To further expand on the relevance of the Th1/Th2 CD4 + subtypes, it is worth examining a recent extensive prospective cross-sectional analysis of several groups of healthy subjects and patients with cancer. In this study, investigators attempted to determine how the virus-specific T cell correlates of protection against COVID-19 infection are affected by the presence of cancer. They found that an imbalance between Th1/Th2 population recall responses conferred a greater susceptibility to COVID-19 in both cancer and noncancer populations. A more robust Th1/Tc1 level of immunity and their respective cytokines (IL-2/IL-5 ratio > 1) appeared to be significantly more protective against infection by COVID-19. The results of these studies suggest that any defects/weaknesses in the performance of the Th1/Tc1 response affecting the recognition of the COVID-19 S1-RBD are associated with an increased susceptibility to infection by COVID-19. Importantly, the Th1/Tc1 defect was more prominent in patients with hematologic malignancies.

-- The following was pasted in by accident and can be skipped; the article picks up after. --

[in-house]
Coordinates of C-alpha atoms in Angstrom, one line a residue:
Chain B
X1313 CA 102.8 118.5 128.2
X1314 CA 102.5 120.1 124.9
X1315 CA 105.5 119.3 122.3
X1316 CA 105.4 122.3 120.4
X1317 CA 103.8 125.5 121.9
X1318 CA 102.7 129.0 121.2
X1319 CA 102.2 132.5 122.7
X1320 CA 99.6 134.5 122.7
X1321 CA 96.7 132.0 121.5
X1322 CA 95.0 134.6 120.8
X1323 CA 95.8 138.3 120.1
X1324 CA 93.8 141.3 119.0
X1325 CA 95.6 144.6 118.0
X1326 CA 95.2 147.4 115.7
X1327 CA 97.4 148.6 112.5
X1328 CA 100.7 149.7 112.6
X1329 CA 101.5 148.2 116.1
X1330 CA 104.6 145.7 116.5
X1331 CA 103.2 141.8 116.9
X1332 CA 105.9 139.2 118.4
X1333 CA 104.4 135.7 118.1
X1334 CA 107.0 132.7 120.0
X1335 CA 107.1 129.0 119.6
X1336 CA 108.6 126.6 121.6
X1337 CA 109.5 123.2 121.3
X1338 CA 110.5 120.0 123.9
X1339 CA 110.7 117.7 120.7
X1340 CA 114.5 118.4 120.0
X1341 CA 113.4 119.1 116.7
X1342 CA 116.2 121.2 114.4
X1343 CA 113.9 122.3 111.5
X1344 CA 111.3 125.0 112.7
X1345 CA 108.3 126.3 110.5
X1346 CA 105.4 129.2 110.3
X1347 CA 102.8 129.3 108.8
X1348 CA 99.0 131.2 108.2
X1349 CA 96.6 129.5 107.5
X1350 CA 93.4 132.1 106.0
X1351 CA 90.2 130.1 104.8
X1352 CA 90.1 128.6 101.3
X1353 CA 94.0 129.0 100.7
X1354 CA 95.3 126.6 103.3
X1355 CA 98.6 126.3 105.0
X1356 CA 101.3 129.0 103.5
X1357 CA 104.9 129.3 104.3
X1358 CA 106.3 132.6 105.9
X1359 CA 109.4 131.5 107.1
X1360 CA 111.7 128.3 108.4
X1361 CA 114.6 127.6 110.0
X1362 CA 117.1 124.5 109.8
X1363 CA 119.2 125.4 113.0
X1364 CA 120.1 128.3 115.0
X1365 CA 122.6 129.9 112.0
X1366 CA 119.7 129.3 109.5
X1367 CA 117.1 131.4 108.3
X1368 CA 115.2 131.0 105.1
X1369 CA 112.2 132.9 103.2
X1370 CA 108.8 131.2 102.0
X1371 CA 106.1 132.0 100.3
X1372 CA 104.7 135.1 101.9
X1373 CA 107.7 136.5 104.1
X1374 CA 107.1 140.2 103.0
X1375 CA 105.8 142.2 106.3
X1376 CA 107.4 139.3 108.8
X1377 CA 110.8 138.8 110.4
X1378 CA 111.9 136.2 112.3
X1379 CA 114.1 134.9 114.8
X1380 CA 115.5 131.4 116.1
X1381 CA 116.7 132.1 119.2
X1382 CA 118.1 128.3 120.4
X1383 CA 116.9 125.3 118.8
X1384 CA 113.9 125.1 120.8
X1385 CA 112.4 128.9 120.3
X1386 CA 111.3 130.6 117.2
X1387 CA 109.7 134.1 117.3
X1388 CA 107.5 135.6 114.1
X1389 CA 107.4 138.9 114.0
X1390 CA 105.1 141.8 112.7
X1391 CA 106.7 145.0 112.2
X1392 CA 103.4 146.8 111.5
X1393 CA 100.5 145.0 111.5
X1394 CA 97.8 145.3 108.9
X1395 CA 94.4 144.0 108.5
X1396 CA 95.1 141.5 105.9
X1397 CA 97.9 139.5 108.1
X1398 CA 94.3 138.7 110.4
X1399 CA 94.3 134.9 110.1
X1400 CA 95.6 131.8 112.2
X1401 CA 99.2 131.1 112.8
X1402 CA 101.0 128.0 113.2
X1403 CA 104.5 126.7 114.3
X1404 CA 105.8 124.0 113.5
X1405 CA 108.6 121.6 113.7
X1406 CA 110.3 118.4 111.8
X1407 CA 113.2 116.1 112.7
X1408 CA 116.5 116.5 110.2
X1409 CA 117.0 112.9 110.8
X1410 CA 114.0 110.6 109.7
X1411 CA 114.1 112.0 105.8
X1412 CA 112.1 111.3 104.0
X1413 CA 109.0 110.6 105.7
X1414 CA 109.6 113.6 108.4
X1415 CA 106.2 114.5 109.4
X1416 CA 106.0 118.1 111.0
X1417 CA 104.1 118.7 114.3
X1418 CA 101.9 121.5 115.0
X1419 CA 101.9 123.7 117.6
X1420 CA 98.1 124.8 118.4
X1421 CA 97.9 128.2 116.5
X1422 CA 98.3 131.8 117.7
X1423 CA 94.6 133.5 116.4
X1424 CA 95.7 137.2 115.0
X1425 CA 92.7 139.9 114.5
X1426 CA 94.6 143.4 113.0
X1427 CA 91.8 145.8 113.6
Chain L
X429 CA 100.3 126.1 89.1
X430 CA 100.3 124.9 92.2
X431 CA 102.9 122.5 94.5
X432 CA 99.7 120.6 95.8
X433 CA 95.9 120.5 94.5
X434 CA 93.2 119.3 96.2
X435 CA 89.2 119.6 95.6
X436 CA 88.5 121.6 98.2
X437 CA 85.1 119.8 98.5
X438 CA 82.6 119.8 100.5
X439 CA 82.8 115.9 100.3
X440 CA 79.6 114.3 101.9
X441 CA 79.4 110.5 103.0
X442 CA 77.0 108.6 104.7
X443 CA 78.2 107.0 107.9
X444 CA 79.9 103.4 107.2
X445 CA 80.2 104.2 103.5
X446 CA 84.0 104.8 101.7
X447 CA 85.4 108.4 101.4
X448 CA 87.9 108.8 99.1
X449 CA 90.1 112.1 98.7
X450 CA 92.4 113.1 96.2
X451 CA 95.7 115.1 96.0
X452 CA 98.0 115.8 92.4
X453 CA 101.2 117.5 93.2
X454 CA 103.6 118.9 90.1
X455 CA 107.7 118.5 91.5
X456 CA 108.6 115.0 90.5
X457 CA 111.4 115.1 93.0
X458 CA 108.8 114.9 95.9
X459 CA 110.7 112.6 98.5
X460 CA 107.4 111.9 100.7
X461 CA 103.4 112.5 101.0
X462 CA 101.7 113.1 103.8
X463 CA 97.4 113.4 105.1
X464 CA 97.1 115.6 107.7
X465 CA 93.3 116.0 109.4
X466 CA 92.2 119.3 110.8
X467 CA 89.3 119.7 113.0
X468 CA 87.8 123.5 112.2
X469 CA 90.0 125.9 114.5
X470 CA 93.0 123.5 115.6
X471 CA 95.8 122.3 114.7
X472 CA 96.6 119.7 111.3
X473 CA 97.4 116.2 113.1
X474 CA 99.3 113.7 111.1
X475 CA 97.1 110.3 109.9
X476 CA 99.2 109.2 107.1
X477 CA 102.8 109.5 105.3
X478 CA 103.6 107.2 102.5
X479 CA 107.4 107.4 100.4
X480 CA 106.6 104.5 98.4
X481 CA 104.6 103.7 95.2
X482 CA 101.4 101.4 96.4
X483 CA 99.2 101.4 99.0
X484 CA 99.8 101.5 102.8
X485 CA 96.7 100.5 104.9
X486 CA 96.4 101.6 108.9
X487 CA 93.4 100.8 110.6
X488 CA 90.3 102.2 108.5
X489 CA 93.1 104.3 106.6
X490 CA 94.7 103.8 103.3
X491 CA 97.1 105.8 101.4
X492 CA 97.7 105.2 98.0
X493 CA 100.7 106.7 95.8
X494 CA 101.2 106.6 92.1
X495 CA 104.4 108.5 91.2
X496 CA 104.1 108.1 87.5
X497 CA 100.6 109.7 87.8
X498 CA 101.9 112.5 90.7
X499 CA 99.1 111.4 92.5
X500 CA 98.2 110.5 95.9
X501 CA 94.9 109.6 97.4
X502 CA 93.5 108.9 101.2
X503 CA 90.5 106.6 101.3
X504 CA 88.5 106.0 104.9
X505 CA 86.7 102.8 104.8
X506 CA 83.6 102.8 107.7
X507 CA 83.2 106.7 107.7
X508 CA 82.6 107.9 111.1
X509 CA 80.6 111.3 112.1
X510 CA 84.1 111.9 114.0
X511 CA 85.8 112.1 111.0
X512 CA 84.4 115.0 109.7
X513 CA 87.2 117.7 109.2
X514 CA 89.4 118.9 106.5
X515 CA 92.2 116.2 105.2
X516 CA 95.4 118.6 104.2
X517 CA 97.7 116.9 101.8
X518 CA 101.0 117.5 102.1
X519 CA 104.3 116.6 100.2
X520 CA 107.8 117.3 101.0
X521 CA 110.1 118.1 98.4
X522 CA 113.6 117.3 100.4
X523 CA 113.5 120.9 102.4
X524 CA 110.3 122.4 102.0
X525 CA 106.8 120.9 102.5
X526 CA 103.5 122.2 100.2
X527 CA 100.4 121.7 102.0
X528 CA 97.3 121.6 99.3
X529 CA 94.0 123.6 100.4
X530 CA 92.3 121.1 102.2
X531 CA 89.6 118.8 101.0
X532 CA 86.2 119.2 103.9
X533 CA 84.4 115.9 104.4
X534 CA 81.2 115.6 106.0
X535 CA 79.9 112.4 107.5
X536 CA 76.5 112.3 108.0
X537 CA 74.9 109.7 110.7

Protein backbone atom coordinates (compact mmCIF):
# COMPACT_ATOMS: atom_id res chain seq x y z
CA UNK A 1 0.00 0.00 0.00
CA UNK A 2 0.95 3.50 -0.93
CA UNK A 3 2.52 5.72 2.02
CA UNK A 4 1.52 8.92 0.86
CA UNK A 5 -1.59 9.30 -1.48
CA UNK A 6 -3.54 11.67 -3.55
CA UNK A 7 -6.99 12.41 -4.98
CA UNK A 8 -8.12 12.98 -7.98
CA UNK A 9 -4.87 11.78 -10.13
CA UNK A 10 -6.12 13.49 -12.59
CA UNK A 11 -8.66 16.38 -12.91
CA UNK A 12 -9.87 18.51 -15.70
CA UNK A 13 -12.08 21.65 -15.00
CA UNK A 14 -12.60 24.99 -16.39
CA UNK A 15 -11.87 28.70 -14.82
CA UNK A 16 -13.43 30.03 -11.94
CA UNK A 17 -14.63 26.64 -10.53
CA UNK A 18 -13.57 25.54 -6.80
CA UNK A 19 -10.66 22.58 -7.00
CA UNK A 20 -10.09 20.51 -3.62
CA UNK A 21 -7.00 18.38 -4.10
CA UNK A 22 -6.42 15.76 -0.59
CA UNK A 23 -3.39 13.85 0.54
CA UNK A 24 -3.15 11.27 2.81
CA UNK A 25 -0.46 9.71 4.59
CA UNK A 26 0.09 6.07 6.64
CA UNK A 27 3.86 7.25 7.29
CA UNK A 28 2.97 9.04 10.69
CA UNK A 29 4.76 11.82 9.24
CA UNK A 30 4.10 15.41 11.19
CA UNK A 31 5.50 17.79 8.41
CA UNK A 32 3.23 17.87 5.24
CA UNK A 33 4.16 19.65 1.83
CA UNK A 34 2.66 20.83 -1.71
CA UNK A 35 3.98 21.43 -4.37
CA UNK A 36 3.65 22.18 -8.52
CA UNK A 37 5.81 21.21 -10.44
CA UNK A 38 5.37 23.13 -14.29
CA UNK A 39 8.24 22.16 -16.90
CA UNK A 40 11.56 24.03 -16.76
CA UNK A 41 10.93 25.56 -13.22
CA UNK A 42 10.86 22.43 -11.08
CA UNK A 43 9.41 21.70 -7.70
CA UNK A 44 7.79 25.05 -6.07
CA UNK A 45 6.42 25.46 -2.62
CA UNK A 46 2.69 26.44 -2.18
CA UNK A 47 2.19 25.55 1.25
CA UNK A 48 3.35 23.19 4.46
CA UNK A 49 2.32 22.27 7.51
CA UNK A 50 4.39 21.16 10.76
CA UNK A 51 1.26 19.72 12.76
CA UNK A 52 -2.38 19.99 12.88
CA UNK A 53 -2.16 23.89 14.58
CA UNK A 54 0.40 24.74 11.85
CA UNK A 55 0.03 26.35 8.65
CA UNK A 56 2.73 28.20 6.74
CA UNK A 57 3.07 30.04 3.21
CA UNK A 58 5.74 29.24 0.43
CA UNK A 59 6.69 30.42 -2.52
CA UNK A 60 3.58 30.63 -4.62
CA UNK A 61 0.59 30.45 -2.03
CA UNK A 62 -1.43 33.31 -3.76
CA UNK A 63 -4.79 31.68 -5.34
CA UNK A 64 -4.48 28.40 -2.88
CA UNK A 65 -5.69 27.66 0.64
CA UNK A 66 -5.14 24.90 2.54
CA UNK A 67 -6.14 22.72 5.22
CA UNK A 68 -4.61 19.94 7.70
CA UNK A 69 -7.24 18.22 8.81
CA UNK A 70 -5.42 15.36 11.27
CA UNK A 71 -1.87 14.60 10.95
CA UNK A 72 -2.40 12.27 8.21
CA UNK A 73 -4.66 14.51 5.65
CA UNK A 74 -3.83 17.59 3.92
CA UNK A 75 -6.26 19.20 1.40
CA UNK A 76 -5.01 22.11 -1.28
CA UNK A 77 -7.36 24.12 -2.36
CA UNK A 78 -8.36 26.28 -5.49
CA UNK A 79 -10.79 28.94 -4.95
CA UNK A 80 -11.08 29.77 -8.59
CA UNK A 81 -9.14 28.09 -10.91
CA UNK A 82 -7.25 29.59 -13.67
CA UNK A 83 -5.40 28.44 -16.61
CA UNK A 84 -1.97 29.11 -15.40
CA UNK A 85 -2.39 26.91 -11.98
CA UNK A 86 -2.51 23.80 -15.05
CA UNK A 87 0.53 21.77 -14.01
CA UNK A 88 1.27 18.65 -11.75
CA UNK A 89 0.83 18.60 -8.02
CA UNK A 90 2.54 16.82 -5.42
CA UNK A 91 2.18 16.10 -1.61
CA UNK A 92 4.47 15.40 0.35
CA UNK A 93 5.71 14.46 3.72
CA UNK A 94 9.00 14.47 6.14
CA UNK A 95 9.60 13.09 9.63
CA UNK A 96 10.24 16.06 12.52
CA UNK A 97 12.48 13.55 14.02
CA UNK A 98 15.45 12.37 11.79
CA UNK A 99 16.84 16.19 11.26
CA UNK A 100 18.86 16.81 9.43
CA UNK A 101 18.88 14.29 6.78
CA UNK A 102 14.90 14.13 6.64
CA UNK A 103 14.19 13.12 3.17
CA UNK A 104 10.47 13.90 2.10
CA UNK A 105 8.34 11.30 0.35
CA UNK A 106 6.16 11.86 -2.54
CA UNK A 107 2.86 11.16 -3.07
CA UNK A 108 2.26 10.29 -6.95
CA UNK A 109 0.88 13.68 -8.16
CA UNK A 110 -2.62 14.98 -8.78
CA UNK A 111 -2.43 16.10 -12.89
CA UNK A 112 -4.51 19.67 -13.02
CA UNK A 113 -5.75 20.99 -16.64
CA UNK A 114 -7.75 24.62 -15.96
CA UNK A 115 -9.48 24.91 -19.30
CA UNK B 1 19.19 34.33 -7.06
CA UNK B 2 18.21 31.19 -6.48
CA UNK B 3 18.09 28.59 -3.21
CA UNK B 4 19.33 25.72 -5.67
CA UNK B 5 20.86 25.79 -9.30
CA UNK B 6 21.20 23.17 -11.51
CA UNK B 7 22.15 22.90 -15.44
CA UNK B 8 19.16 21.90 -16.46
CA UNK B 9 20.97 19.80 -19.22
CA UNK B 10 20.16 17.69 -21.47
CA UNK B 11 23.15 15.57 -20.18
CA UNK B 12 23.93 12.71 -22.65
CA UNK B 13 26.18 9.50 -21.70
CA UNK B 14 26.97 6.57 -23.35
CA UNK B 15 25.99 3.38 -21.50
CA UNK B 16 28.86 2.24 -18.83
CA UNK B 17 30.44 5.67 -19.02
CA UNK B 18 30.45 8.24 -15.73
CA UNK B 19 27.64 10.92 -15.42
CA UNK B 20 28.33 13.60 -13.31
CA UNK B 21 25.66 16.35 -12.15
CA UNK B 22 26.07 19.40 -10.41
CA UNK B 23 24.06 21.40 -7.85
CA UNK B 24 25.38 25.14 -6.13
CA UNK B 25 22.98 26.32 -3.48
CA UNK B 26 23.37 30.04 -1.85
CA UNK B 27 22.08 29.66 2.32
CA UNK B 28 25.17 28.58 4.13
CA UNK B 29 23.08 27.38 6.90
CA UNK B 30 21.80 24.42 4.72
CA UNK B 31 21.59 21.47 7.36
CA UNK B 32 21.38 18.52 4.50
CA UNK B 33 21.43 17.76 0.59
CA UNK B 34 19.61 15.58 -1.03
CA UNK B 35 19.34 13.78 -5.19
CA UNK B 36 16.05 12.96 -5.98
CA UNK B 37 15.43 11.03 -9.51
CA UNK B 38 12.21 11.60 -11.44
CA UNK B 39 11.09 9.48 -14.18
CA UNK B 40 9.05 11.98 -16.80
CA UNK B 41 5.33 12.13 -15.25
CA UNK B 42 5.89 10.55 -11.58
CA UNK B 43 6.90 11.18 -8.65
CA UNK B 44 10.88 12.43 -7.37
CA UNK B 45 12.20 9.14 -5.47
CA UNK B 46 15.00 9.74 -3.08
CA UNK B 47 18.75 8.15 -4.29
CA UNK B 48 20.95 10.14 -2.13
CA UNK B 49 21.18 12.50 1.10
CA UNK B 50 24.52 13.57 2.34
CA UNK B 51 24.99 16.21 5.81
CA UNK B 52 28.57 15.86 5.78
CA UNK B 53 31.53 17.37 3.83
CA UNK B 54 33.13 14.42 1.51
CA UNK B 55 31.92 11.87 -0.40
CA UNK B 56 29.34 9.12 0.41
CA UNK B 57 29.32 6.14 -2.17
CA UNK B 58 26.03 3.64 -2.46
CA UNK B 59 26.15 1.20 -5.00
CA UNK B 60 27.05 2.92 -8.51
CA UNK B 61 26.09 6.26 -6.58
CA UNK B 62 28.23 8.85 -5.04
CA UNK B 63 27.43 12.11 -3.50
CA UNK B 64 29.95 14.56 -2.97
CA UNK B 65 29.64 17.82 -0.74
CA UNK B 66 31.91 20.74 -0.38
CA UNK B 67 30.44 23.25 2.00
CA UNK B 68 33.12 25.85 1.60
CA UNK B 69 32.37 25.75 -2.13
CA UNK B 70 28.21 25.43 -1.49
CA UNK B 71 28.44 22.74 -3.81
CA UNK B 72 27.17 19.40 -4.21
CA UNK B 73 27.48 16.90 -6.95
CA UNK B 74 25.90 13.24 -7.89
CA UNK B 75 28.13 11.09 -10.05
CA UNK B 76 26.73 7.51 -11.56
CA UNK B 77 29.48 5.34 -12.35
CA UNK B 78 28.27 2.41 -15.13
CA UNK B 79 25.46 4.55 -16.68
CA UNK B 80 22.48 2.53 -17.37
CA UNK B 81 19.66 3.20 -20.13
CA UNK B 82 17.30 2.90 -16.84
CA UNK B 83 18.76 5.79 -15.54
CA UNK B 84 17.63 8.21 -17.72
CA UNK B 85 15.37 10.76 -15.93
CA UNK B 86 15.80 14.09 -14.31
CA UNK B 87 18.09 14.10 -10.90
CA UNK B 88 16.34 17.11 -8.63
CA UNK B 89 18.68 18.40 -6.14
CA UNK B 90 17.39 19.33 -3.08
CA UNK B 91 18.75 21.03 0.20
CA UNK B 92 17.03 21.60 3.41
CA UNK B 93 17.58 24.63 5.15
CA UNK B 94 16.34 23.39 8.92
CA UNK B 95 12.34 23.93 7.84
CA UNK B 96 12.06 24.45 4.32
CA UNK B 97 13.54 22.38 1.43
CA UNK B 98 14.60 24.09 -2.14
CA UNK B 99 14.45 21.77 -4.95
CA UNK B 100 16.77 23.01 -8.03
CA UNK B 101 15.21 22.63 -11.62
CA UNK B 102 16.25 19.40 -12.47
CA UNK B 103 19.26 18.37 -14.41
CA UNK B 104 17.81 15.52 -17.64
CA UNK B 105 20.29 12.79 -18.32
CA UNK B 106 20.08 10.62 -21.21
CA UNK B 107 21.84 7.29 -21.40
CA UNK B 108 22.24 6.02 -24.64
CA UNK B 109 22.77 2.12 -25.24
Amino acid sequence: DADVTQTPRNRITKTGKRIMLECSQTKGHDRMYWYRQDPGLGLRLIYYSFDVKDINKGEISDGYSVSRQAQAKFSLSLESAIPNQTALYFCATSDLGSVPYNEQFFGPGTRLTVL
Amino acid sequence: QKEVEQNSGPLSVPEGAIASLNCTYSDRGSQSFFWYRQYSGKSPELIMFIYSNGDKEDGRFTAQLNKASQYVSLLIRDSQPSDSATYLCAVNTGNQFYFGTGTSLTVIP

As anticipated, COVID-19 infection can be especially challenging for the patient with cancer undergoing treatment, especially anticancer immunotherapies or therapies that are immunosuppressive. As it progresses, cancer generates a network of stromal cells and inflammatory immune cells. Early in the onset of the pandemic, it appeared that of COVID-19-infected patients, approximately 2% were being actively treated for cancer. , Multiple studies have reported that patients with cancer have a greater incidence of complications and mortality if they develop COVID-19 infection that is severe enough to require hospitalization. The hospitalized COVID-19-infected patient with cancer has a reported 30-day mortality rate of ~30% compared with 21% for noncancer patients. , , As a result, there is consensus regarding the high priority for vaccination of patients with cancer, including those actively receiving therapy. Exceptions to this recommendation includes patients undergoing stem cell transplantation and adoptive cell-based therapy. Vaccination of these patients should be delayed appropriately until the immune system has had adequate time for recovery.